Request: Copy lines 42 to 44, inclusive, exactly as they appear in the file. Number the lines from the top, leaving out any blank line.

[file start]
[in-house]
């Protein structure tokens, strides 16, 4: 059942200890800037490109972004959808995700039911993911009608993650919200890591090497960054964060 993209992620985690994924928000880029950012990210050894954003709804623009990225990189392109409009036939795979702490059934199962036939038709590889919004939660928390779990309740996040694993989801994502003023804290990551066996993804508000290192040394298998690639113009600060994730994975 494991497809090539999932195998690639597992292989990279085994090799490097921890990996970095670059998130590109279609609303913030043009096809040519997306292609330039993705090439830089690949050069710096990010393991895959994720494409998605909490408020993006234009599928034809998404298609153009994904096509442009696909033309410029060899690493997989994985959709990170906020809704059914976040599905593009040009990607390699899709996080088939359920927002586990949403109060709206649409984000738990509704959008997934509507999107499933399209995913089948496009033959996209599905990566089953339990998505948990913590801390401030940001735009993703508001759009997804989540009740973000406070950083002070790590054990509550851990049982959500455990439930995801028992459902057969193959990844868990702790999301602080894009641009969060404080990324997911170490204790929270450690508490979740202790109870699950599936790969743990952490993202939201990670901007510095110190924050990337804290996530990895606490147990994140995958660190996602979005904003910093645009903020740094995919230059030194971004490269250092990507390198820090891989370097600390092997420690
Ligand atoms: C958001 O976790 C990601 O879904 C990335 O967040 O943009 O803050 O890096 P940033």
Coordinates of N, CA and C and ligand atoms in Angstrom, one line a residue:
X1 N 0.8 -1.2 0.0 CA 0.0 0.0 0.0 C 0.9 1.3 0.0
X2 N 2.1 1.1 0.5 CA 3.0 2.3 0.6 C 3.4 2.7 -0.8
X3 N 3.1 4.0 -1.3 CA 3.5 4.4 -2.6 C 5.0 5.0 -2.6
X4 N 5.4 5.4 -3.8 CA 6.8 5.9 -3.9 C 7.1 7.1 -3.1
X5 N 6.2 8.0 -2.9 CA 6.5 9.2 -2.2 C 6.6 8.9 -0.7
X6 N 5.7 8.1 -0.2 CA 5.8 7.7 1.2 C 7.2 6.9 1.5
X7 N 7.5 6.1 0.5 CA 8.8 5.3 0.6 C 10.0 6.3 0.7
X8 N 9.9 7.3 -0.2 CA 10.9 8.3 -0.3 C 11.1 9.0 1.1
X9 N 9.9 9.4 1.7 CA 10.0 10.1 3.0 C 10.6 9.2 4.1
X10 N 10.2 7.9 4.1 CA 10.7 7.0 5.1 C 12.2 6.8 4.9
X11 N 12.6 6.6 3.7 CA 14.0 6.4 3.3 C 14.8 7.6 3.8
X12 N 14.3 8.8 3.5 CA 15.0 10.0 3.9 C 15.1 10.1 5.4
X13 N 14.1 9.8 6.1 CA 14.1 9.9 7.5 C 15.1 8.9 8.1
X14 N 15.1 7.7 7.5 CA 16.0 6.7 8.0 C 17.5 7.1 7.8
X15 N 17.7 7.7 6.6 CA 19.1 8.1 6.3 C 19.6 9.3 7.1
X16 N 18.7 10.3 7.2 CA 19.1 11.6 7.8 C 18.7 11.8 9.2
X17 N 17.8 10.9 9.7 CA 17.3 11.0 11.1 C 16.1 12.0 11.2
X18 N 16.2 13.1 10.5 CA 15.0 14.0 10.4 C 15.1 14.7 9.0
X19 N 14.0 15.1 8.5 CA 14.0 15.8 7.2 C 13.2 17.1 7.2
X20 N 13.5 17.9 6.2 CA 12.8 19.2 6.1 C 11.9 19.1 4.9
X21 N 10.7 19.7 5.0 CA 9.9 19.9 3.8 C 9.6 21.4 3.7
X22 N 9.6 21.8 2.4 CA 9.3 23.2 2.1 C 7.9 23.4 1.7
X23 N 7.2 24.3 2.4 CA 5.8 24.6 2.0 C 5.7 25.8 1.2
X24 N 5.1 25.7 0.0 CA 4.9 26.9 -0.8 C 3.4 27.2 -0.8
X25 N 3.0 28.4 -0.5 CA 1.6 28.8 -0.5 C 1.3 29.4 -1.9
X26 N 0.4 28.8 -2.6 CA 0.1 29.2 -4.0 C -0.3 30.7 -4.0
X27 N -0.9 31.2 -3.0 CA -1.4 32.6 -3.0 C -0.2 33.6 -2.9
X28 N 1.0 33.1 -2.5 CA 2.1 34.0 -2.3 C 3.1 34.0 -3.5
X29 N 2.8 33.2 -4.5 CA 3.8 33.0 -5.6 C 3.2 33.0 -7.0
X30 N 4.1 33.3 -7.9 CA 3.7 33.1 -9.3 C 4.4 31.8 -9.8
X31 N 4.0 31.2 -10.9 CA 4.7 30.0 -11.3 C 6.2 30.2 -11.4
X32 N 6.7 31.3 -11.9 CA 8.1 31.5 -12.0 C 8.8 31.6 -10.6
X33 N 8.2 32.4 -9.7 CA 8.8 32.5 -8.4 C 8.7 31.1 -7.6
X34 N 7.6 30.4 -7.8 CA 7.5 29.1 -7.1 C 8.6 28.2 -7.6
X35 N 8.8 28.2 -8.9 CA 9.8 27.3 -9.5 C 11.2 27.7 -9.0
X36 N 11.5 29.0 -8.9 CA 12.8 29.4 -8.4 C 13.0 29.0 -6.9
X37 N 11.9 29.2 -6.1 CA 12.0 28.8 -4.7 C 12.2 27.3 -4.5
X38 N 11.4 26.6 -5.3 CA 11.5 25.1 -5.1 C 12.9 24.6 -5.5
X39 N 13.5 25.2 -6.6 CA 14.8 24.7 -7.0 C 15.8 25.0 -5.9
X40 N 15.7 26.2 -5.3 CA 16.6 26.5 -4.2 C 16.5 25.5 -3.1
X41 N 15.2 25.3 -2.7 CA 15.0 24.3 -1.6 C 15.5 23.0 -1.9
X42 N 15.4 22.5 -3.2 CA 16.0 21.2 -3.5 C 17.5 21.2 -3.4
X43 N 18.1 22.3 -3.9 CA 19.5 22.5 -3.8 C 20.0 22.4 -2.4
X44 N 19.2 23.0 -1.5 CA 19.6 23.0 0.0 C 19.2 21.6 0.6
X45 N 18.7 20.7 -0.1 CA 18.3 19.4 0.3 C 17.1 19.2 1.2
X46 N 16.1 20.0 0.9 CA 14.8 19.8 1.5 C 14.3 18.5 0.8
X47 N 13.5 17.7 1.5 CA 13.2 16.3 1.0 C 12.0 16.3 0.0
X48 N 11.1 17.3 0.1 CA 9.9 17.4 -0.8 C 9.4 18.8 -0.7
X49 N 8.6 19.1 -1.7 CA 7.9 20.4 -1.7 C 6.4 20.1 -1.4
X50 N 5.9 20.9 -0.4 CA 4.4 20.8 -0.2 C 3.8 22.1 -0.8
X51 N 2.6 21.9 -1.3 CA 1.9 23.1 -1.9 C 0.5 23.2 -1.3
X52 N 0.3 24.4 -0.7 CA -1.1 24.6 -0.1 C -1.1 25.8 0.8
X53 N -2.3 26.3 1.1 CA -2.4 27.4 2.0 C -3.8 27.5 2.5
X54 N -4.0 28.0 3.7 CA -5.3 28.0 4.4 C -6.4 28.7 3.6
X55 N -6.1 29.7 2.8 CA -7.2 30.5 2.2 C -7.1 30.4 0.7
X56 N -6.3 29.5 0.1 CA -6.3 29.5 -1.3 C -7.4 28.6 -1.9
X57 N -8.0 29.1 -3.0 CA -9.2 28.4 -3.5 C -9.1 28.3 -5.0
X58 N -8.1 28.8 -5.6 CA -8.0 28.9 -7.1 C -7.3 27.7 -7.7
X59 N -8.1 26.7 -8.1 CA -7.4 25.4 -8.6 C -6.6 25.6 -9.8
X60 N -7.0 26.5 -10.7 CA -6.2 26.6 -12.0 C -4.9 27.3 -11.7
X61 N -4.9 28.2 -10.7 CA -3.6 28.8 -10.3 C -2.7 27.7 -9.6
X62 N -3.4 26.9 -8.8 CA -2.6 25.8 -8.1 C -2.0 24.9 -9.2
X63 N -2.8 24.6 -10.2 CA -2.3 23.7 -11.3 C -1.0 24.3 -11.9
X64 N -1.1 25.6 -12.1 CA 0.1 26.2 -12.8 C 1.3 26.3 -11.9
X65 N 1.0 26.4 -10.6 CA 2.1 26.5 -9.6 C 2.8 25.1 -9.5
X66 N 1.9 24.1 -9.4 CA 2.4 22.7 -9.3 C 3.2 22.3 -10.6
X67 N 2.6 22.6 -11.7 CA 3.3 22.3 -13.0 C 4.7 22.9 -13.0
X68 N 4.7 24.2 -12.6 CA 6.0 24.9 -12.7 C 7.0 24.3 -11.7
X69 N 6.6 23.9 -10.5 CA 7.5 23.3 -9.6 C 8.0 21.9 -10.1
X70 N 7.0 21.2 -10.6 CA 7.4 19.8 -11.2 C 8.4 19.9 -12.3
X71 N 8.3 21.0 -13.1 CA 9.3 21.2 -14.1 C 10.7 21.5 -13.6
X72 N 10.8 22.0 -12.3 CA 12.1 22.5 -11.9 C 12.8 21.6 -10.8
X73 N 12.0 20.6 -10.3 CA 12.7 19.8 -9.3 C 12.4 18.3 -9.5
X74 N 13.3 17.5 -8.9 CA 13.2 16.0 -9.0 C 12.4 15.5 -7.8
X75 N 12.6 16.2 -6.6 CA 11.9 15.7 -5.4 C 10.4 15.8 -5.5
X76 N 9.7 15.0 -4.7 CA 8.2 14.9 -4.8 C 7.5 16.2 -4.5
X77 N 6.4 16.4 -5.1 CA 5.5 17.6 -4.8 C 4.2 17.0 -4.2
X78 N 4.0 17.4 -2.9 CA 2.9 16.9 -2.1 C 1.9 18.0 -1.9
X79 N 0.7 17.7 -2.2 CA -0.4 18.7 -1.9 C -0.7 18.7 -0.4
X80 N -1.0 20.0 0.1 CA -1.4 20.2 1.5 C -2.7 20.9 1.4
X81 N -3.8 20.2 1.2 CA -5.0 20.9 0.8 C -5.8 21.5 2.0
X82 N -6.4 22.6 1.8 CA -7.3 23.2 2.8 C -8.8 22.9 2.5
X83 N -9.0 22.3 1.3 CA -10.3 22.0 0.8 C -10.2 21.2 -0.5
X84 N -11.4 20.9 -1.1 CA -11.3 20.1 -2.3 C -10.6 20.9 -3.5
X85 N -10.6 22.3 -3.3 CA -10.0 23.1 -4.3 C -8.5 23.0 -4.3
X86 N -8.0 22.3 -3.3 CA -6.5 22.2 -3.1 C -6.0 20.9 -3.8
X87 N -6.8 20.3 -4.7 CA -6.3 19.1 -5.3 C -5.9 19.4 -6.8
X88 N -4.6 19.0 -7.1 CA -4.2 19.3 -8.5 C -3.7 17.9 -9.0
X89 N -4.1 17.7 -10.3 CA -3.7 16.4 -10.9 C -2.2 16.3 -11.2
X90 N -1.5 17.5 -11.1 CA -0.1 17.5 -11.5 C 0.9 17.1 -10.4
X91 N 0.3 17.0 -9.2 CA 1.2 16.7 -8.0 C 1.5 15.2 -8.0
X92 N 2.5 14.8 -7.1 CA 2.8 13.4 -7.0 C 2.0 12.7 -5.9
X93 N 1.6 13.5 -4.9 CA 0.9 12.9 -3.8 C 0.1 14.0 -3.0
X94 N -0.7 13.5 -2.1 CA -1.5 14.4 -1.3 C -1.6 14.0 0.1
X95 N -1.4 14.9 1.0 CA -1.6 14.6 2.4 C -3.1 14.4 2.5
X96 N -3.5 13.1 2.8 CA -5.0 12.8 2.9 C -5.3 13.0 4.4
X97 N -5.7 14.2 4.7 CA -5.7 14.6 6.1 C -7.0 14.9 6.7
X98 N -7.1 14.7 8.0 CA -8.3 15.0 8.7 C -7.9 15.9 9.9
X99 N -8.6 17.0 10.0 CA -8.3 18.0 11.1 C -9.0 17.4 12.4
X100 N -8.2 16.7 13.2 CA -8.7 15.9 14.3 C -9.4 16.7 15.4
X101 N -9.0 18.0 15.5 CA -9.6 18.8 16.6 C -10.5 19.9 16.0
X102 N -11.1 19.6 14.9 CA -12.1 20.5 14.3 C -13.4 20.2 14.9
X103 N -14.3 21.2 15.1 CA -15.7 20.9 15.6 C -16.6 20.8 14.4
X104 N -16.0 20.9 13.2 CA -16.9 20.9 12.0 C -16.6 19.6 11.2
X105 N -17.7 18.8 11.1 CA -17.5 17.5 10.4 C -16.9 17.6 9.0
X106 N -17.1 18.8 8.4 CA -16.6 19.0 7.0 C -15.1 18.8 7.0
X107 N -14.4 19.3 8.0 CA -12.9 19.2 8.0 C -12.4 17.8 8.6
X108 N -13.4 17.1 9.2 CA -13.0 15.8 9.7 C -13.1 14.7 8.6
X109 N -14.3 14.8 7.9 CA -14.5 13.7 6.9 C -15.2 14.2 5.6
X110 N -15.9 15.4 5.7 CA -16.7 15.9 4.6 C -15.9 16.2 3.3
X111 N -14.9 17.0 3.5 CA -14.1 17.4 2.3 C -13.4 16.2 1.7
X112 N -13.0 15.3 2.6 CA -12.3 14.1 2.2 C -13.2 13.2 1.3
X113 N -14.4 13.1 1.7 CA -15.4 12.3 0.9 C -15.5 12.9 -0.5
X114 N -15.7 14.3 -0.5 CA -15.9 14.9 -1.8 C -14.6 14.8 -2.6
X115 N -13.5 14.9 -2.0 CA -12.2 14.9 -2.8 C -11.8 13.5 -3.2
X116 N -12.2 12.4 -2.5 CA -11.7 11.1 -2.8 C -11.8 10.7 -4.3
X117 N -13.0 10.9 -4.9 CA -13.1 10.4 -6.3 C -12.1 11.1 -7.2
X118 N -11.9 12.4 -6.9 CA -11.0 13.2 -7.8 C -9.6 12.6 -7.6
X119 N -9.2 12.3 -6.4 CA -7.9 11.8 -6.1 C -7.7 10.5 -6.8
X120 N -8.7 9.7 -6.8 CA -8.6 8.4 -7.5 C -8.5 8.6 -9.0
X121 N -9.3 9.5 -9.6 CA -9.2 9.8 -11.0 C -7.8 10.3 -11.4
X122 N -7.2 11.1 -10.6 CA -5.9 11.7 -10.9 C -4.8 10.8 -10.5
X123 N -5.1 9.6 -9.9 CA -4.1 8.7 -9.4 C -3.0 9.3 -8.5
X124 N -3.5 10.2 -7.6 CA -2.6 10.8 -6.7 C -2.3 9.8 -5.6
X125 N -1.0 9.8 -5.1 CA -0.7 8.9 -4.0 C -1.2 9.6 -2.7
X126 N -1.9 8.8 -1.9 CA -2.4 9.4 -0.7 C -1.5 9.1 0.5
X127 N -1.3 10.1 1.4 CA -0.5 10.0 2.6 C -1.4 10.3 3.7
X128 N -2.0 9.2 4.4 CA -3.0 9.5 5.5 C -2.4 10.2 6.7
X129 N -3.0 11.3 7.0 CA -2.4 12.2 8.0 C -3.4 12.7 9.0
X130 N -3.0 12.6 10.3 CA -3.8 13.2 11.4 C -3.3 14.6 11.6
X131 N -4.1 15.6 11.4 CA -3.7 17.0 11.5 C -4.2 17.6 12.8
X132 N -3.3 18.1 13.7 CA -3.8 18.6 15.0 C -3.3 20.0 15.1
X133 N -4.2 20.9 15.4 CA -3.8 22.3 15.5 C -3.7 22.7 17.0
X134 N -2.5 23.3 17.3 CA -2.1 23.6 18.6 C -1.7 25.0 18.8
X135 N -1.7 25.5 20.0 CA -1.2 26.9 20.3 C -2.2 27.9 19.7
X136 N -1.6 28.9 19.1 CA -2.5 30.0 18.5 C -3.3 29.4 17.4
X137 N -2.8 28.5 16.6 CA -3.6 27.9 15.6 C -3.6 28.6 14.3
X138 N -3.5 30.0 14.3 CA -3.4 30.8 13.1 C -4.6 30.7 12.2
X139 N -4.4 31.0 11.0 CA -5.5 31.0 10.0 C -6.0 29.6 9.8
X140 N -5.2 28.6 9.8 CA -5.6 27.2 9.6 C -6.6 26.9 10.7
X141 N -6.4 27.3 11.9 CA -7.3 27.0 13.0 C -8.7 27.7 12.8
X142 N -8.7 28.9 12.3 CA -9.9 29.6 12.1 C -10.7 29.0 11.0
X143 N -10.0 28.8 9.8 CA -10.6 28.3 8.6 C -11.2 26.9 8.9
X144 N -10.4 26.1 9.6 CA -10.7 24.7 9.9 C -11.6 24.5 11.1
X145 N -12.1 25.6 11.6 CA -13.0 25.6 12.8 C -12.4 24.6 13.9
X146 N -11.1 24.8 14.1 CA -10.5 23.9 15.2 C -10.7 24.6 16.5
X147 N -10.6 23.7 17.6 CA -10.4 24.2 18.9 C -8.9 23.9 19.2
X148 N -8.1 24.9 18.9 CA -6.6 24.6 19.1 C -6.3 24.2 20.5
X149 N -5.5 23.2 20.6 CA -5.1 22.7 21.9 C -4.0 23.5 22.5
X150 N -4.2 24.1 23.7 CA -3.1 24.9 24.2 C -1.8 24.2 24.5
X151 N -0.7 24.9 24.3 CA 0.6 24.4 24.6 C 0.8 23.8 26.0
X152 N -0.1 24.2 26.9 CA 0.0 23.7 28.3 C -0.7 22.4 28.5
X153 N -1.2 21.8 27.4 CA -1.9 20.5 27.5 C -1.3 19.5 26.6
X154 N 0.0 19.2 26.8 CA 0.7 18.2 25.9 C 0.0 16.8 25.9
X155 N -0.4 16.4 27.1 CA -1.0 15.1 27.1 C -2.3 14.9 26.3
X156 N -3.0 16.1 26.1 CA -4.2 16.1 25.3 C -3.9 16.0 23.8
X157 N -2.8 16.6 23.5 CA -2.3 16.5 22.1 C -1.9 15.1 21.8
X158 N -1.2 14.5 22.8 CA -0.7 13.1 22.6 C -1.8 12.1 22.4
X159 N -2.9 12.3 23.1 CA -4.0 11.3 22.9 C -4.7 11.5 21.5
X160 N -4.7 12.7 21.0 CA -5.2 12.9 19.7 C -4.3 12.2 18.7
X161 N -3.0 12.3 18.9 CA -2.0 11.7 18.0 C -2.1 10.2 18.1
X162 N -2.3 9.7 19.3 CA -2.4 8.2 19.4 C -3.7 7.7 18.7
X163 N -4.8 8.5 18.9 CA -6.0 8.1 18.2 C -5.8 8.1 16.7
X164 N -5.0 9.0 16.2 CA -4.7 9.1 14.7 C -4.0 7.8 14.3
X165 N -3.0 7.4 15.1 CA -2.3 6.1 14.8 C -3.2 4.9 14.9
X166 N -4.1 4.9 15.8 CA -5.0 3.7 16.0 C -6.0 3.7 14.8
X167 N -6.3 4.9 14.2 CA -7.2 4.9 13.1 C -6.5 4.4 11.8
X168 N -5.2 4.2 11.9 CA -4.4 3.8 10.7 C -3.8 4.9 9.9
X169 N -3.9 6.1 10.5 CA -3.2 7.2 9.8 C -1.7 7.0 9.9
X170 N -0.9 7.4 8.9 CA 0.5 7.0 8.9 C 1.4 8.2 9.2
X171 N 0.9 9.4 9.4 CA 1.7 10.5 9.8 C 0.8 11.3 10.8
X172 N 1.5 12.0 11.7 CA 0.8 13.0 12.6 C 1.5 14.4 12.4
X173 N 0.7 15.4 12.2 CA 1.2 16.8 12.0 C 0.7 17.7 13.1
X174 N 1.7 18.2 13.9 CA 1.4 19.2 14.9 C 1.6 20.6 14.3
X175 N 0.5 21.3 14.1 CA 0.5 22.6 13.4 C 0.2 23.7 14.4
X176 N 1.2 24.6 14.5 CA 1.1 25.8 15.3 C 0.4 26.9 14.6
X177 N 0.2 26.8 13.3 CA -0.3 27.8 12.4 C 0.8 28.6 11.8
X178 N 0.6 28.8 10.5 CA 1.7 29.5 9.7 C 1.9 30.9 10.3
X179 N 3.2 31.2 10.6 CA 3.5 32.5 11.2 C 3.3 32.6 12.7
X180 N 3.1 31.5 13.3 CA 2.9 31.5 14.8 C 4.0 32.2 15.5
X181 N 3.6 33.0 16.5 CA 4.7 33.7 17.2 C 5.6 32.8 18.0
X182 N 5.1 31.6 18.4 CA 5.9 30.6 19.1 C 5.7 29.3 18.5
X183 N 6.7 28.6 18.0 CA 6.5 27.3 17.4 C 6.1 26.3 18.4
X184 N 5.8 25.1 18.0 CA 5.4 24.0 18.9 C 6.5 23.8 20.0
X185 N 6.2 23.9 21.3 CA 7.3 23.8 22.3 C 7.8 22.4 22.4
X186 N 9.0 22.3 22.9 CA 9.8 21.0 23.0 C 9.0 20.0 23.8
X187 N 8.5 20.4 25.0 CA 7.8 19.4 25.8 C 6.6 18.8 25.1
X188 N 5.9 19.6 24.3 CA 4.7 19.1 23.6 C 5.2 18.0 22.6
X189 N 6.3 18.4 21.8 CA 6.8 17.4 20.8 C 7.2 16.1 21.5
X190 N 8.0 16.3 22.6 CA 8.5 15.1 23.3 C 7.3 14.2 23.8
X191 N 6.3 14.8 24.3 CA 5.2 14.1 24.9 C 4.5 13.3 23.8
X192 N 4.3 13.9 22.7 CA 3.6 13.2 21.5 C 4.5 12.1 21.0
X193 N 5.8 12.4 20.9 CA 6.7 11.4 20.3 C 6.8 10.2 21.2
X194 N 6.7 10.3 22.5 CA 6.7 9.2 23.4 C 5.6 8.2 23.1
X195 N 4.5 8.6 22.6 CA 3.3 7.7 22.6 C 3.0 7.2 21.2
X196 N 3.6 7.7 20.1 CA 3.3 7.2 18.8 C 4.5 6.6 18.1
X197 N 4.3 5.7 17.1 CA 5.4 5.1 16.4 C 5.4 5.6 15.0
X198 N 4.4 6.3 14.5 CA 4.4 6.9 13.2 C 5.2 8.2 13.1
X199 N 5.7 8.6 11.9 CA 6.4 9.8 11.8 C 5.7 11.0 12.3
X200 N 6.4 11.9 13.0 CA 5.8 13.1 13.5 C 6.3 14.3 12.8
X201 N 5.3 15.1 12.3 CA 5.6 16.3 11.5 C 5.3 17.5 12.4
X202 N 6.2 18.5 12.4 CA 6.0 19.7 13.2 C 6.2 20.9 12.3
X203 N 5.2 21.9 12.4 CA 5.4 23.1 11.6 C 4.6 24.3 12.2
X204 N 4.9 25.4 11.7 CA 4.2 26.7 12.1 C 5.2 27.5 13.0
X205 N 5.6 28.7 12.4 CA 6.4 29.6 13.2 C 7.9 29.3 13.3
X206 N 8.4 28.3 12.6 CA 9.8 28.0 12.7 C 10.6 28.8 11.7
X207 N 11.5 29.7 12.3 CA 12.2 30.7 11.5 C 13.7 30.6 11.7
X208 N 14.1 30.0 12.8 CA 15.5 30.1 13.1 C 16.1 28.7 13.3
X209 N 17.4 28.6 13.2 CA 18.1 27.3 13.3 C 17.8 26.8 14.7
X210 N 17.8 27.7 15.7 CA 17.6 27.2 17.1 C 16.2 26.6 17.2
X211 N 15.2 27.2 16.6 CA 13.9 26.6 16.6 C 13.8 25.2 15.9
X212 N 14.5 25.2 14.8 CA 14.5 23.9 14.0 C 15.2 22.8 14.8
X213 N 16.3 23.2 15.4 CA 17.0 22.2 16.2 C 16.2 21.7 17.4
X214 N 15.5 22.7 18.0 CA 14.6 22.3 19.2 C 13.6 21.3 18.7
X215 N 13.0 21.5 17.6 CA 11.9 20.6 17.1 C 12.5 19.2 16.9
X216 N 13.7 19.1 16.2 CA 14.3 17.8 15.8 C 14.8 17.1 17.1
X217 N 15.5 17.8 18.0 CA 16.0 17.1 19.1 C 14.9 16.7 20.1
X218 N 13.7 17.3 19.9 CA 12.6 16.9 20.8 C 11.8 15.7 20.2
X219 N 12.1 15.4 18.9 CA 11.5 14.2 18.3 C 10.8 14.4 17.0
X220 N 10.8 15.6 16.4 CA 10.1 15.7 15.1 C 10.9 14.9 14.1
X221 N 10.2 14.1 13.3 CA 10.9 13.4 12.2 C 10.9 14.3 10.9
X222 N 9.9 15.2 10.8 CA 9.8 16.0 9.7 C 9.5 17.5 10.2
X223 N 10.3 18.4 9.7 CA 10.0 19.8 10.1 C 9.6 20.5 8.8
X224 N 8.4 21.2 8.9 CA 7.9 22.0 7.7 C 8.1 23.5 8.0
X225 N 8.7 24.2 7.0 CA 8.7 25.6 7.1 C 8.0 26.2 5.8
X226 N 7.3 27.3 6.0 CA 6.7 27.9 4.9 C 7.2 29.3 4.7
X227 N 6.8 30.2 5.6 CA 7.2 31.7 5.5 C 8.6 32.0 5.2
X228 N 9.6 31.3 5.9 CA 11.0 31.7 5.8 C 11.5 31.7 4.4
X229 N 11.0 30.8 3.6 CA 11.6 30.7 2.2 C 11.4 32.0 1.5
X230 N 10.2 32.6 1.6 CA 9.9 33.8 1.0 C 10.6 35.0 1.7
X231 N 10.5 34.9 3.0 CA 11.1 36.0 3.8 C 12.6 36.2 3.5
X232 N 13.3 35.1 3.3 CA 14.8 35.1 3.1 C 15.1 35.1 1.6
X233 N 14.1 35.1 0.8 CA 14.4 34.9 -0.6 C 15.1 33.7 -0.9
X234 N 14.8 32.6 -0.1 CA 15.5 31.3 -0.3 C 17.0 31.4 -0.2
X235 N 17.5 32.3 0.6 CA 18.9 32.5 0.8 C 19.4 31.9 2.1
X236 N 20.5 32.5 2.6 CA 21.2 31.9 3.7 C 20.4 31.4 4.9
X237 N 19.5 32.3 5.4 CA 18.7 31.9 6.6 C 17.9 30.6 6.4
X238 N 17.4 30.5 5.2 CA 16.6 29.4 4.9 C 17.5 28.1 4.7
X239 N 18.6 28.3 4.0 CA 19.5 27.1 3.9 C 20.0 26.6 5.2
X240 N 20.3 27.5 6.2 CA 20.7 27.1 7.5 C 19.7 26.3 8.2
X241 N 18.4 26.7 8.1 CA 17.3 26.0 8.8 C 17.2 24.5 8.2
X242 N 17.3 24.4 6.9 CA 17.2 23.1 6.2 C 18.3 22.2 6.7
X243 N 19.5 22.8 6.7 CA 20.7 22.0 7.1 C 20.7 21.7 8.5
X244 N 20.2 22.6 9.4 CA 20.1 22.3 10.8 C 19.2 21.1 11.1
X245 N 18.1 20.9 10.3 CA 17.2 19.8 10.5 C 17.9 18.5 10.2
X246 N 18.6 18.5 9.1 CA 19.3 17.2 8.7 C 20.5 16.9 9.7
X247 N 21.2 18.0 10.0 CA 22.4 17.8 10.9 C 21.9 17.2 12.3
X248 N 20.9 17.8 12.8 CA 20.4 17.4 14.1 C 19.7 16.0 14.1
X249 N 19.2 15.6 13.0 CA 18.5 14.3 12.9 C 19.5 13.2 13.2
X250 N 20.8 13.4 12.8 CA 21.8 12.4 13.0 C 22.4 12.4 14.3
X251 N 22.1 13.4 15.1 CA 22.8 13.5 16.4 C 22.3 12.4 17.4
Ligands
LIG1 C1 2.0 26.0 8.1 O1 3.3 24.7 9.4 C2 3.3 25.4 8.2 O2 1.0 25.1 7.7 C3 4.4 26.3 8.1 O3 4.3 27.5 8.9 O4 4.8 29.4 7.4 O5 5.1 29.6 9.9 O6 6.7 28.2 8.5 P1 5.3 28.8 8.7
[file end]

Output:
X38 N 11.4 26.6 -5.3 CA 11.5 25.1 -5.1 C 12.9 24.6 -5.5
X39 N 13.5 25.2 -6.6 CA 14.8 24.7 -7.0 C 15.8 25.0 -5.9
X40 N 15.7 26.2 -5.3 CA 16.6 26.5 -4.2 C 16.5 25.5 -3.1